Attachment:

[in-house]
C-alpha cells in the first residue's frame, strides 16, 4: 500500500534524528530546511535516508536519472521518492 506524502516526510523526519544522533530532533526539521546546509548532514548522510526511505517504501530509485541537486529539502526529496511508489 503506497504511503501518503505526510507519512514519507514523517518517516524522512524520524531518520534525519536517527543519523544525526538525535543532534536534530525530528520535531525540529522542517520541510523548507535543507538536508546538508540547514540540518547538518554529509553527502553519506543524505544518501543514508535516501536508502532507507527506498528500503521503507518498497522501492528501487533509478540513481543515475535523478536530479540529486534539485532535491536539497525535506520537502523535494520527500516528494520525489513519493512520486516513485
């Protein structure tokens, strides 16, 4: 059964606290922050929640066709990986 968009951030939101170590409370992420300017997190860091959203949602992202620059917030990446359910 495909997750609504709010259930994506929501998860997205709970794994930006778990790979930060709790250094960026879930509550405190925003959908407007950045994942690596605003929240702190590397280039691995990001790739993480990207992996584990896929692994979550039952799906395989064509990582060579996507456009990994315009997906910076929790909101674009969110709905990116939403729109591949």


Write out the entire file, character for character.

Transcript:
[in-house]
C-alpha cells in the first residue's frame, strides 16, 4: 500500500534524528530546511535516508536519472521518492 506524502516526510523526519544522533530532533526539521546546509548532514548522510526511505517504501530509485541537486529539502526529496511508489 503506497504511503501518503505526510507519512514519507514523517518517516524522512524520524531518520534525519536517527543519523544525526538525535543532534536534530525530528520535531525540529522542517520541510523548507535543507538536508546538508540547514540540518547538518554529509553527502553519506543524505544518501543514508535516501536508502532507507527506498528500503521503507518498497522501492528501487533509478540513481543515475535523478536530479540529486534539485532535491536539497525535506520537502523535494520527500516528494520525489513519493512520486516513485
């Protein structure tokens, strides 16, 4: 059964606290922050929640066709990986 968009951030939101170590409370992420300017997190860091959203949602992202620059917030990446359910 495909997750609504709010259930994506929501998860997205709970794994930006778990790979930060709790250094960026879930509550405190925003959908407007950045994942690596605003929240702190590397280039691995990001790739993480990207992996584990896929692994979550039952799906395989064509990582060579996507456009990994315009997906910076929790909101674009969110709905990116939403729109591949």